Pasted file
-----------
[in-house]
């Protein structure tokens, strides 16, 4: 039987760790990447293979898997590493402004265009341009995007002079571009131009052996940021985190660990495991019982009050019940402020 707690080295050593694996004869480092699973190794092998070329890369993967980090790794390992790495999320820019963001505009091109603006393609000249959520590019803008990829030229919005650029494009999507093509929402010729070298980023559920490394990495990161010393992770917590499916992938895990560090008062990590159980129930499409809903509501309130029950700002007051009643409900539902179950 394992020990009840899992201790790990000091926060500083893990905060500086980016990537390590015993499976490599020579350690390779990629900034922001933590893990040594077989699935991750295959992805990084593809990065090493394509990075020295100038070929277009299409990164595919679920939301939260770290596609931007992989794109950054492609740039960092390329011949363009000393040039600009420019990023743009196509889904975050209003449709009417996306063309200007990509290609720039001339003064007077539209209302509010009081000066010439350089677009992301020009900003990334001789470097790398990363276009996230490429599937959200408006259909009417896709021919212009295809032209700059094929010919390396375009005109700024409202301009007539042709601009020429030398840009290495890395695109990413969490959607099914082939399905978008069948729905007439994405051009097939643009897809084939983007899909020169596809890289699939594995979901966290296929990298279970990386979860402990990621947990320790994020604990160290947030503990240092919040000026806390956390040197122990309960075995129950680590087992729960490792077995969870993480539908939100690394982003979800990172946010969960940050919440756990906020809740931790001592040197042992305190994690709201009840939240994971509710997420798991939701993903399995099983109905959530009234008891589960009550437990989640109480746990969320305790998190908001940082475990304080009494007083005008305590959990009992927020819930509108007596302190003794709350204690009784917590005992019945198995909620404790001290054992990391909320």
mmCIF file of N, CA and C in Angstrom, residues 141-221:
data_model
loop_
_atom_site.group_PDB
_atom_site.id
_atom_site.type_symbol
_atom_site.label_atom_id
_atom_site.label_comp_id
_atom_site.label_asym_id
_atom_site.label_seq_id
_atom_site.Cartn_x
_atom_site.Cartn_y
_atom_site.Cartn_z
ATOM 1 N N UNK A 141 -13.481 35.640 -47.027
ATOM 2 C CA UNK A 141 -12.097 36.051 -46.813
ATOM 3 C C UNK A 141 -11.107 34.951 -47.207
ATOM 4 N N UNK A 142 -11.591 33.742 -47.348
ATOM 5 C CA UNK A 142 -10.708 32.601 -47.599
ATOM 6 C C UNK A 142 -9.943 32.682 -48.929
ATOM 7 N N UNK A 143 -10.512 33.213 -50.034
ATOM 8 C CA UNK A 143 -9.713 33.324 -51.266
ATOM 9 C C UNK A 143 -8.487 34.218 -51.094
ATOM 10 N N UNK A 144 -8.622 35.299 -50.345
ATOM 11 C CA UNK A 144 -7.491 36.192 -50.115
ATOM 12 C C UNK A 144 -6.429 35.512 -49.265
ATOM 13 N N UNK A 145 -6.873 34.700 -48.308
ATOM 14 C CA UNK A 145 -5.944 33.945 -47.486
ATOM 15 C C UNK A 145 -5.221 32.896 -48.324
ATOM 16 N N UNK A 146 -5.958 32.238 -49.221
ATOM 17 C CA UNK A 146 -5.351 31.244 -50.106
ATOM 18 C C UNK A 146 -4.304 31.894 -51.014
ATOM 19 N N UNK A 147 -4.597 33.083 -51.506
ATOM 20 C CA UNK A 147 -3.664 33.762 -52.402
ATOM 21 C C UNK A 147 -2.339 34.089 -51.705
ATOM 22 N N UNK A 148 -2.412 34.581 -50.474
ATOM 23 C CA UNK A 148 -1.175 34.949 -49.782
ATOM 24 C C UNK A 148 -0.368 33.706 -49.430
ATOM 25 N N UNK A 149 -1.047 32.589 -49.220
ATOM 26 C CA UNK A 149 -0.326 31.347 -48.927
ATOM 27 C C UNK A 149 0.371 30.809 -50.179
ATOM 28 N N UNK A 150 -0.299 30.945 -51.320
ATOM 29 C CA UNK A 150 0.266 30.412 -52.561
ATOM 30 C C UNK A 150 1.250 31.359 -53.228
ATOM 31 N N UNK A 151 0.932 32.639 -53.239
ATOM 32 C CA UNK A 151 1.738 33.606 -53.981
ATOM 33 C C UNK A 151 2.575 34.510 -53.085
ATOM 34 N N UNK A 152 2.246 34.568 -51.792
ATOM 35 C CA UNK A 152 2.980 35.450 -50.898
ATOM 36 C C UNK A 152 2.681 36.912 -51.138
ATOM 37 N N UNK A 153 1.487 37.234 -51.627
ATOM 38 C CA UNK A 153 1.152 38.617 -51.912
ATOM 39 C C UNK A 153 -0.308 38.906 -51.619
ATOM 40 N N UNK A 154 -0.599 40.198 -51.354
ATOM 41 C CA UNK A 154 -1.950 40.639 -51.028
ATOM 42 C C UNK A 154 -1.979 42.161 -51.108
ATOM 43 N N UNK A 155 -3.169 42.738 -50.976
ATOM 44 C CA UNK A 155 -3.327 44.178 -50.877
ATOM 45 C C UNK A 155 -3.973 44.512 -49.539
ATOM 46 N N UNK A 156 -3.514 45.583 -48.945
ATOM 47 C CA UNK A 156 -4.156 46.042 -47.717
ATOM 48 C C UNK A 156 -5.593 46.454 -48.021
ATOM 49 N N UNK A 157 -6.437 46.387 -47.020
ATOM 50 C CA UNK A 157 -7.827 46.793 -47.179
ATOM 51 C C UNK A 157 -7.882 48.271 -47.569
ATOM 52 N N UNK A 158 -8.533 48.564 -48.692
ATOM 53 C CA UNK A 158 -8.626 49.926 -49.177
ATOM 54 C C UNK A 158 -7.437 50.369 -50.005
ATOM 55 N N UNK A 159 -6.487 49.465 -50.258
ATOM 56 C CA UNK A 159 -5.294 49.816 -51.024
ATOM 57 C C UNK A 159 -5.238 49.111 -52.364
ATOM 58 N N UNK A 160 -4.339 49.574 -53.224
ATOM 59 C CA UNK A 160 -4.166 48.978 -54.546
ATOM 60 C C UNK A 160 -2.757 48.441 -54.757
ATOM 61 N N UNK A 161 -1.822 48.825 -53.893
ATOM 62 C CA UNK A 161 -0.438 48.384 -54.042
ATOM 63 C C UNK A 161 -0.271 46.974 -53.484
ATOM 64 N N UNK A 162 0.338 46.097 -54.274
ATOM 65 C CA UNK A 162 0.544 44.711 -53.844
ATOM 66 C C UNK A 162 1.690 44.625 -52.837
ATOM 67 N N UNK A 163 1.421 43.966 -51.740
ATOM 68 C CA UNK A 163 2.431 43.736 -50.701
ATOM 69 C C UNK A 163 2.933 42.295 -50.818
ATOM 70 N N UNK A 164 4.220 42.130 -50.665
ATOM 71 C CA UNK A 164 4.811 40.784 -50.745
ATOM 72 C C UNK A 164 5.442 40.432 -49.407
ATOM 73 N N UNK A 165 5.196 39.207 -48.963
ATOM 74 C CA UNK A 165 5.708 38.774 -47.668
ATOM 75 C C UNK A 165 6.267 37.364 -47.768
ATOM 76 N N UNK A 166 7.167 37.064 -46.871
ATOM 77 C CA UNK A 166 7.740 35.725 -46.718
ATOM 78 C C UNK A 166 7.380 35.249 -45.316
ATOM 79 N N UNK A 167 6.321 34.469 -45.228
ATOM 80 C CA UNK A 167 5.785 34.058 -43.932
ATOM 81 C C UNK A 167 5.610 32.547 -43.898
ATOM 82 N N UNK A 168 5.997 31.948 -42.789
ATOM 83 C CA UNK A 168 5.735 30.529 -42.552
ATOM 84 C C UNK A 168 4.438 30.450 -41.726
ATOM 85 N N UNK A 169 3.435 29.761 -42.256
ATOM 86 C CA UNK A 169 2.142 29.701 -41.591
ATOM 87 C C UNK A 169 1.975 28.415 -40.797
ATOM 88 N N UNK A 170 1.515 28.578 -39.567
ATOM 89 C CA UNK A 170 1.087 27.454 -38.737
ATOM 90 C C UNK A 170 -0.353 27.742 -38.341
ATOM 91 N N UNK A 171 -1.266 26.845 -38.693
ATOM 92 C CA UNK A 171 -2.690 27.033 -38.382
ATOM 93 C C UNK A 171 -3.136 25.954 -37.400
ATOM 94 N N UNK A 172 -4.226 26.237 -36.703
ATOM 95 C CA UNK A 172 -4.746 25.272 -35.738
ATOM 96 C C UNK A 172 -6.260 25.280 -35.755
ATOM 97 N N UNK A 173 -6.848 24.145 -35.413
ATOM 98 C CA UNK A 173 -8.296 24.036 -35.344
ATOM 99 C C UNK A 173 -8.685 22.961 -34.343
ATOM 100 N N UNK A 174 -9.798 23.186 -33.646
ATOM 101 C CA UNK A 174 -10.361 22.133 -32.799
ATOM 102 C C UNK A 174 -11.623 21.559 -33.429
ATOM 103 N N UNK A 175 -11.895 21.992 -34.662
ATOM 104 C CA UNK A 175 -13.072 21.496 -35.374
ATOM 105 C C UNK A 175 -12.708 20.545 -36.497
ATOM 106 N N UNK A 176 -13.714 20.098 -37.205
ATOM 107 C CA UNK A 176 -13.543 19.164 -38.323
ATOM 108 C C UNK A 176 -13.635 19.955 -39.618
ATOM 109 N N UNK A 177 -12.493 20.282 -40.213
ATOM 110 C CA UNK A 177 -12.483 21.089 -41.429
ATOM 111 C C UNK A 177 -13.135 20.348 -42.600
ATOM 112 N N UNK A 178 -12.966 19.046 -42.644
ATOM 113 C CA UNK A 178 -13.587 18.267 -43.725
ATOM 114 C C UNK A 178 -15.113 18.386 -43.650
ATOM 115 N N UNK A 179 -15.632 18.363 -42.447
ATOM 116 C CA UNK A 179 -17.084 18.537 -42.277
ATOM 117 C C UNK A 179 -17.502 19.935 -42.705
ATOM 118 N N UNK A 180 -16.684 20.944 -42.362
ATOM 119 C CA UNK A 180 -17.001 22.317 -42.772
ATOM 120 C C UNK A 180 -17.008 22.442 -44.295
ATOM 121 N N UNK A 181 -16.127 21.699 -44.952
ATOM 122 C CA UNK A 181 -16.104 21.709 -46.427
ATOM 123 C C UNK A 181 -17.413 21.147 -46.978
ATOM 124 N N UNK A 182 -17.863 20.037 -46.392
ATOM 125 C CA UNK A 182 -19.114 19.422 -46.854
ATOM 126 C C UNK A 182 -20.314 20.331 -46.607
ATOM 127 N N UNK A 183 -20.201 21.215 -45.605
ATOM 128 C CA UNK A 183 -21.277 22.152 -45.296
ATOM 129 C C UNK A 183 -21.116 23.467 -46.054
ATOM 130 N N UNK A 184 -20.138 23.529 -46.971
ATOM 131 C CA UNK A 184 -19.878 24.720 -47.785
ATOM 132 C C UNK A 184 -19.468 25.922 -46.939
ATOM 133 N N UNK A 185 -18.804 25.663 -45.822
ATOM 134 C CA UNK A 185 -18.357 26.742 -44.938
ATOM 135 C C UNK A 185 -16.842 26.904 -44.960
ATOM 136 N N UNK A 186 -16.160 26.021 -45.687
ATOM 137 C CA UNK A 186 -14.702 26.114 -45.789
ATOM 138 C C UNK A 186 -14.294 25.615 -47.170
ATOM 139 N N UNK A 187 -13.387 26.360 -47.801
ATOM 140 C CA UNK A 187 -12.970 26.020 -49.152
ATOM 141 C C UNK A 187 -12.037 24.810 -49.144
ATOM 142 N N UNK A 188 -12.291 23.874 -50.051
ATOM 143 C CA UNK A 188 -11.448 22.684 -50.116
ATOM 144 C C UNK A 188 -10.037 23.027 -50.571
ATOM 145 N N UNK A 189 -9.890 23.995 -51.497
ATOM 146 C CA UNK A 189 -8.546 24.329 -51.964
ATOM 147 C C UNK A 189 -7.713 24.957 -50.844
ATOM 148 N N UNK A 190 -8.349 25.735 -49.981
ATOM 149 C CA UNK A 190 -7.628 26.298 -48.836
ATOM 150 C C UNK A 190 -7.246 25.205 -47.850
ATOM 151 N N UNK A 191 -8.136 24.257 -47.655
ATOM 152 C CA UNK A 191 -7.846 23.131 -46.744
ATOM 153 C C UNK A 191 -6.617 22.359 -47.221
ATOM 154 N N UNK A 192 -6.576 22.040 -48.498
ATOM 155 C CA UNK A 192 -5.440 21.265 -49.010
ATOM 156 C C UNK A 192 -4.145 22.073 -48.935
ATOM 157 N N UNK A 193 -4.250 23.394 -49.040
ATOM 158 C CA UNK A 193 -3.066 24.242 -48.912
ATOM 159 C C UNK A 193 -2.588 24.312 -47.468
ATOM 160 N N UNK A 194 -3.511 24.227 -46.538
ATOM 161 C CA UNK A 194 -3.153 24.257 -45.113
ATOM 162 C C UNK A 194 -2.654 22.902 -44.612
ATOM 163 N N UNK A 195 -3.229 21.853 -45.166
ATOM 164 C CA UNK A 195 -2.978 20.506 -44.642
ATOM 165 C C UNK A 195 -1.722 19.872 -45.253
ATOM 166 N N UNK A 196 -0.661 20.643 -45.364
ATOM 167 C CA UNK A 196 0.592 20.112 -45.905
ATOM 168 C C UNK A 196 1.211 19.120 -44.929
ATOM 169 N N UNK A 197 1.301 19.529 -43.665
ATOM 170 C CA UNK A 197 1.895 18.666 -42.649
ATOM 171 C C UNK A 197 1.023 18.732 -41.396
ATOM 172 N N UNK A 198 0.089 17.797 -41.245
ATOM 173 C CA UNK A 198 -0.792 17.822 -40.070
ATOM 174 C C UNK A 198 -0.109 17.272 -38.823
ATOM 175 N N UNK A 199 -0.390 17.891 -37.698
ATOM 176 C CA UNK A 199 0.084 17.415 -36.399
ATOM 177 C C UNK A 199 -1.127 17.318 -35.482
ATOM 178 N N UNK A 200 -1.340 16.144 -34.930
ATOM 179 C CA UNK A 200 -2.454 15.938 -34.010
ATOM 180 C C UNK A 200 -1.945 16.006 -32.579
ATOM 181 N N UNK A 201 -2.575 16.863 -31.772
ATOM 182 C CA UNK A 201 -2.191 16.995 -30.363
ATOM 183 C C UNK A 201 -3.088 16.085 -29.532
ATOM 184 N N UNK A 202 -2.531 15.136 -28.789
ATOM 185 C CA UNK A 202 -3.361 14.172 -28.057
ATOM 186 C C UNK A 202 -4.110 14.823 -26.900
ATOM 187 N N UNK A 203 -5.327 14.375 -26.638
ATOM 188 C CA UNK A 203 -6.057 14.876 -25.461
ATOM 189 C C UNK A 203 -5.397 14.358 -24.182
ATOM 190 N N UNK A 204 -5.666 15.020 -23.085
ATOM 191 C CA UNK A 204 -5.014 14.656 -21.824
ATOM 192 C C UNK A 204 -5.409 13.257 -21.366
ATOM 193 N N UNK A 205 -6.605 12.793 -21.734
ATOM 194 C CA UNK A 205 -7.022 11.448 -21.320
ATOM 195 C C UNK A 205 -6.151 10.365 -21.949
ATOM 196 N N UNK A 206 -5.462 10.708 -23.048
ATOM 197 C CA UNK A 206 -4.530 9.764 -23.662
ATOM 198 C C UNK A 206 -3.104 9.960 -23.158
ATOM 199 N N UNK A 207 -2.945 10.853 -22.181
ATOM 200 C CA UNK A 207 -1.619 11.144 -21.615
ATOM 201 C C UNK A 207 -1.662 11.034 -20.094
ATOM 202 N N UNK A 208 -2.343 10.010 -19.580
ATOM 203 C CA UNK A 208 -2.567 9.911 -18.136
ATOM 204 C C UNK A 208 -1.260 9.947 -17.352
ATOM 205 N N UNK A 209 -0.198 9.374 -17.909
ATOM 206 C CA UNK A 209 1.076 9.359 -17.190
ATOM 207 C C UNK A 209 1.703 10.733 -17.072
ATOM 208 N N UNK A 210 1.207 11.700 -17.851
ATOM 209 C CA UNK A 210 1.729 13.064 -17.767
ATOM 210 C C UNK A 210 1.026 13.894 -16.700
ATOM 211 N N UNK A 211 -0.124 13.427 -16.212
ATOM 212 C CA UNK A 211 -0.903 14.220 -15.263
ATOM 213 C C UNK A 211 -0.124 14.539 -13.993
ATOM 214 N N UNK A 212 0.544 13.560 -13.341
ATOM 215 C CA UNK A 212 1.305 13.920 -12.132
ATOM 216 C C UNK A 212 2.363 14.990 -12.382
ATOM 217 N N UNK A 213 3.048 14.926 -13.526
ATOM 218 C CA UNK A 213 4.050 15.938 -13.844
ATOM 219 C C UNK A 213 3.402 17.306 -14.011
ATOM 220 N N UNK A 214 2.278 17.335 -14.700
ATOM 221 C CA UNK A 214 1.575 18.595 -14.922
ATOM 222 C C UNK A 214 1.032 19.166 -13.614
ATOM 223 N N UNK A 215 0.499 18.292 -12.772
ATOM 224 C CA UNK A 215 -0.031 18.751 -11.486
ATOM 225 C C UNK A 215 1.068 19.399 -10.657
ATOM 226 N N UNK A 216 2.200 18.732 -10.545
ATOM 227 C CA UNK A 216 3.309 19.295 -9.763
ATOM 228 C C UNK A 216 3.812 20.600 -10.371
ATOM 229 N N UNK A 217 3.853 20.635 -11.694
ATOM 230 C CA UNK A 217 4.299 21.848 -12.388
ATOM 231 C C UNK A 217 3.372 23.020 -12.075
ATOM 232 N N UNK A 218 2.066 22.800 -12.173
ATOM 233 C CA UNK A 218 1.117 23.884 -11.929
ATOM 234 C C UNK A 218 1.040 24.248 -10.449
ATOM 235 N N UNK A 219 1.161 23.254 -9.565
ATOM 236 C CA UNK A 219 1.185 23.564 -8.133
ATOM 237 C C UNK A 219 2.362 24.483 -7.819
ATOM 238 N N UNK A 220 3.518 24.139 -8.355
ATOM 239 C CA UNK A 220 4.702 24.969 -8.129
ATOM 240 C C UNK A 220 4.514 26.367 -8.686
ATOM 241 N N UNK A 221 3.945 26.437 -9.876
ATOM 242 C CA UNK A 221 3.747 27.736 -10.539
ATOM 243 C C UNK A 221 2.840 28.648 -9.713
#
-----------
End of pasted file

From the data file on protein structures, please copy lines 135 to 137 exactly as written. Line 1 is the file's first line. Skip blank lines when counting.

ATOM 120 C C UNK A 180 -17.008 22.442 -44.295
ATOM 121 N N UNK A 181 -16.127 21.699 -44.952
ATOM 122 C CA UNK A 181 -16.104 21.709 -46.427